Fighting-types rarely boast good Special Attack stats, and many of the ones which do come from BW and therefore couldn't pick Vacuum Wave as a tutor move. However, Vacuum Wave actually has some potential despite its limited distribution. As noted for Mach Punch, in fact, Fighting is a good attacking type and can allow threats to sweep quite reliably, especially with Stealth Rock support.
What really penalizes Vacuum Wave is the really bad distribution. And this doesn't hint only to the move itself, but also to the complementary moves which are so important to make priority moves work. While Swords Dance is a TM with very generous distribution, for example, Nasty Plot is much more uncommon. Bulk Up is learned by nearly all Fighting-types, but Calm Mind has only a few users among them.
Luckily for Vacuum Wave, though, there isn't the same type of "wrong user syndrome" which affects Sucker Punch, for example. Whereas the latter is missed on some potentially awesome users, for example, Vacuum Wave shows up just on the few right Pokemon to make it work, and all of them are gifted with either Calm Mind or Nasty Plot - often with both. For example, Infernape and Lucario can deliver respectable amounts of damage, once they have pulled off a Nasty Plot. It may not have the same availability of its physical counterpart, but Vacuum Wave is definitely usable in OU and has its merits. Its only real defect, if anything, is that Terrakion has higher Special Defense in a sandstorm, and so can't be revenge killed like with the other priority moves.
Much like Lucario abused Swords Dance ExtremeSpeed in the last generation (and still does nowadays from time to time), the gift he received in the form of Nasty Plot allows him to sweep on the special side as well. And when backed by a respectable 115 base Special Attack stat, Vacuum Wave can really lay the hurt on the opponent once boosted. Aura Sphere provides a more consistent STAB move, while Dark Pulse rounds off coverage.
Dealing with priority attackers can be quite annoying. On one hand, they limit your freedom to sweep. If you see an Azumarill on the opponent's team, for example, you know your Terrakion will have a hard time until the threat is removed. On the other hand, once they set up with Swords Dance or Nasty Plot, they can manage to sweep you almost effortlessly, while you watch helplessly as your team is wiped out without being able to react at all. The strongest, Choiced priority attackers could even sweep the field without any kind of previous setup, making it even more frustrating.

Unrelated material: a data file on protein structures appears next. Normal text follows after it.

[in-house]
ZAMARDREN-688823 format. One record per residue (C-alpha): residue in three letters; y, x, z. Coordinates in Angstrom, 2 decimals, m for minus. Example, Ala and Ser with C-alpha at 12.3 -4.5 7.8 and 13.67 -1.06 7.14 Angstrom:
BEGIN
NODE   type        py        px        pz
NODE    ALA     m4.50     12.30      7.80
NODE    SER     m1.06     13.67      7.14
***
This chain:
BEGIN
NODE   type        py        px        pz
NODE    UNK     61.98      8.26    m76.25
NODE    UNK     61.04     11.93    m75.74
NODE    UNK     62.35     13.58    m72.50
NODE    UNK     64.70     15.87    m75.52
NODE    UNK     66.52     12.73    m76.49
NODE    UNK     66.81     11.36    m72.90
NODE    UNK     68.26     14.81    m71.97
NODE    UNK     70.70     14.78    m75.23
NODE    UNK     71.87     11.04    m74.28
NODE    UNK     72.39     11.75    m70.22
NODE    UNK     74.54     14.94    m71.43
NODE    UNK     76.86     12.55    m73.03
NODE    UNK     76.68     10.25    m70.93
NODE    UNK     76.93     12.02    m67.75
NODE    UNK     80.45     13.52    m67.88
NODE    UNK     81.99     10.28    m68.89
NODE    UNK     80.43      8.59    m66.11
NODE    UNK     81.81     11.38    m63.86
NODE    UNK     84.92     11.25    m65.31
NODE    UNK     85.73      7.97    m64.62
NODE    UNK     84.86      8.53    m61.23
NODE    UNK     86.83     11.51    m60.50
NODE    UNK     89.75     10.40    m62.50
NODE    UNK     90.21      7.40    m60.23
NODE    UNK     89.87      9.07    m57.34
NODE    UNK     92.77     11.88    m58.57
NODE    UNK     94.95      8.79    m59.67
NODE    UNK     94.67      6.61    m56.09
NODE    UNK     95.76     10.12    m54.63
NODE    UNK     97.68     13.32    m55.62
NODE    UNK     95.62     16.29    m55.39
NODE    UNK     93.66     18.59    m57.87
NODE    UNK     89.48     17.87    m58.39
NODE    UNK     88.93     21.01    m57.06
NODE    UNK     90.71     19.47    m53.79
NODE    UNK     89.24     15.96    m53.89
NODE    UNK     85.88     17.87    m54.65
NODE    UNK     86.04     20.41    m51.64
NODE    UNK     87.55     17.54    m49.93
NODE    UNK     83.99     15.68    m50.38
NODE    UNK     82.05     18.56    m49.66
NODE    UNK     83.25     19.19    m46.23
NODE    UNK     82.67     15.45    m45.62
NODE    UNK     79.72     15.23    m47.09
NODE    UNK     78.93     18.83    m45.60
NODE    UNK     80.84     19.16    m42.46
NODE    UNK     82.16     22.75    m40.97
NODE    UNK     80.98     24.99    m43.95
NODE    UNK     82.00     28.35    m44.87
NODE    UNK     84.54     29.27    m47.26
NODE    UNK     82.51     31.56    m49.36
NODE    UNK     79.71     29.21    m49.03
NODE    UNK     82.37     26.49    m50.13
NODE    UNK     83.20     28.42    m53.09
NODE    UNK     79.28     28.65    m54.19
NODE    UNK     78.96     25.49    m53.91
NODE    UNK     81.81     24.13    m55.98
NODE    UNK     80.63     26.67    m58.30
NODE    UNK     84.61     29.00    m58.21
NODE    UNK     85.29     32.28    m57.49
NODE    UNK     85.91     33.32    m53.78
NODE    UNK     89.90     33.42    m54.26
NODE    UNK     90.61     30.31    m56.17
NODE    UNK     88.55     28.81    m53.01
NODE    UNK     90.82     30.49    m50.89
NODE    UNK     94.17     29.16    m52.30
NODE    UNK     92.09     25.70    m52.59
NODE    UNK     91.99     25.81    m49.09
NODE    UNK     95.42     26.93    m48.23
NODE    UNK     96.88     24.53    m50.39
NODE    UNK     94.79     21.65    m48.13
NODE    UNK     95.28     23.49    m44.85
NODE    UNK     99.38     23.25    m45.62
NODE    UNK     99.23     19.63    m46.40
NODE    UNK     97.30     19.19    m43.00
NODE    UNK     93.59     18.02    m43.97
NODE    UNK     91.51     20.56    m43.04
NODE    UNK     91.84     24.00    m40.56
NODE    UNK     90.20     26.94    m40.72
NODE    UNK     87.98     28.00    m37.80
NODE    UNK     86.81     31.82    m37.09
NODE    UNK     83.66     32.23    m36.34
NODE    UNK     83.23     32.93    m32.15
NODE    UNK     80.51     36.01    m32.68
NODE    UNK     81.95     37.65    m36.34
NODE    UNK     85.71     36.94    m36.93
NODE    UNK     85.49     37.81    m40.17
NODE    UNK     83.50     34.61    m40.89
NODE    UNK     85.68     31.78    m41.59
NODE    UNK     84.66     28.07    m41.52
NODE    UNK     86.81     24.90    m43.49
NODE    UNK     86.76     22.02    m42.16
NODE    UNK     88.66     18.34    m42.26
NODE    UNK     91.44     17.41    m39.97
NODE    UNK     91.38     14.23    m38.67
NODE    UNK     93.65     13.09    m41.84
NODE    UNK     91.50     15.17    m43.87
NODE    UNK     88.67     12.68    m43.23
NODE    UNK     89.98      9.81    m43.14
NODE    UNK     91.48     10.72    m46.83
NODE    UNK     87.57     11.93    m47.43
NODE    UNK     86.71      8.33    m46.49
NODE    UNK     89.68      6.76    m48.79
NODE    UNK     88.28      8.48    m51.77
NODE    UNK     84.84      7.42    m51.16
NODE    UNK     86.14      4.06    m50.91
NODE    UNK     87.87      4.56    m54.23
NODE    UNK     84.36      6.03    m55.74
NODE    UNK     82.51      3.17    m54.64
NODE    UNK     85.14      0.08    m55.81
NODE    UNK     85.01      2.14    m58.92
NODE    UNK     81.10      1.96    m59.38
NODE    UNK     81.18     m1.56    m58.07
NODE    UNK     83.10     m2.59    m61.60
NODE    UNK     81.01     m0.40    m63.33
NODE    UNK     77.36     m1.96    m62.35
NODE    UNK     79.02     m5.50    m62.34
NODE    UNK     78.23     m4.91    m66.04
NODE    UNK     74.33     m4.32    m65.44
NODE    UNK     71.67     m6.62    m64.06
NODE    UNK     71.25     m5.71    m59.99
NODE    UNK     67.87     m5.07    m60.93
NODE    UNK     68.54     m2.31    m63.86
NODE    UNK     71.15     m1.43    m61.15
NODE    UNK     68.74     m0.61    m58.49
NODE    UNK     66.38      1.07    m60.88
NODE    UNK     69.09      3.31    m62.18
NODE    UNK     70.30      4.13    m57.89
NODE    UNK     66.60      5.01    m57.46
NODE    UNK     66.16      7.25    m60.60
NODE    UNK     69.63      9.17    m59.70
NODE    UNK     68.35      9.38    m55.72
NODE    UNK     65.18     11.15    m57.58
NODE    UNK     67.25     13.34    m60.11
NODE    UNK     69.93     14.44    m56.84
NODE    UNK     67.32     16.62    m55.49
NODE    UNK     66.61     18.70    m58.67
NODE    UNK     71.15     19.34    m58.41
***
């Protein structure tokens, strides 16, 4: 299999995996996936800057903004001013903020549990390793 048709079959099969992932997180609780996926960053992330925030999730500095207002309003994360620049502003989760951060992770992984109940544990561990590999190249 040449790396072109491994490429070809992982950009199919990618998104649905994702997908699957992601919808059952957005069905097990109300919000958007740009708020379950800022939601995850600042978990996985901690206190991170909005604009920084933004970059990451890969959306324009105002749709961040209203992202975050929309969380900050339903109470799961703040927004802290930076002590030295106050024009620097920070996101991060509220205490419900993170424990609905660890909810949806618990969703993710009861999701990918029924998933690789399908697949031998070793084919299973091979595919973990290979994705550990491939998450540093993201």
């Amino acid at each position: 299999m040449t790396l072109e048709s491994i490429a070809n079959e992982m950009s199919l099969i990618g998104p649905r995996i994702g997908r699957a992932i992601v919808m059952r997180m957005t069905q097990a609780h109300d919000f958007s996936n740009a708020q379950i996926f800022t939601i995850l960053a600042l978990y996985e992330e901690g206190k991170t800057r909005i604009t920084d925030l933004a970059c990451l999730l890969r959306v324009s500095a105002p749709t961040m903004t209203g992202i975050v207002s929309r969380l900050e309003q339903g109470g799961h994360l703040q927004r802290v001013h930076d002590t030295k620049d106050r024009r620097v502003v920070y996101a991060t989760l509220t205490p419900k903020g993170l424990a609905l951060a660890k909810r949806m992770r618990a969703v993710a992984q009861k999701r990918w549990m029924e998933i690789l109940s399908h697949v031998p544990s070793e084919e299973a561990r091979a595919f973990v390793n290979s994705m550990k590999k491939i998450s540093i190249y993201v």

Despite all their power, however, priority moves come with some issues. Most of them lack in power (even the likes of ExtremeSpeed because of the lack of STAB), and this means that most users will either be having a Choice item or needing setup before they can be effective. This is what you need to take advantage of, turning their revenge kill or their setup against them. Whenever their Scizor kills your Haxorus with Bullet Punch, it is an opportunity for something with a Steel-type resistance, like Ferrothorn, to come in and set up Spikes or Stealth Rock. If their Scizor is a Swords Dance variant instead, just switch in Rotom-W and watch as they're forced to switch out or suffer a burn from Will-O-wisp (or perhaps an outright KO from Hidden Power Fire or Hydro Pump).
Long story short, priority moves always have a cost, be it the need of locking oneself into an attack or the need to spend one turn (or more) to set up. As long as you're able to take advantage of these opportunities and prevent the opponent from restricting your options to the point you can no longer take advantage of said opportunities - you should be fine, even if they are "faster" than you. The only exception here is Fake Out, but remember that most times you will not lose a game to Fake Out alone. If you prevent them from setting up those Toxic Spikes, keep rain going instead of sand, or do whatever you can to neutralize any way they can abuse Fake Out (which naturally also includes intelligent switching), you should not incur any trouble.
You should now hopefully have a clearer idea of how priority moves work, which options are available, and how to deal with them. Priority moves can be an asset to most teams, due to their function as "universal checks" to a multitude of threats, and at the same time they can give the necessary "Speed" a team requires to sweep the opponent. However, they are not foolproof, and can be turned against their users if one is not careful.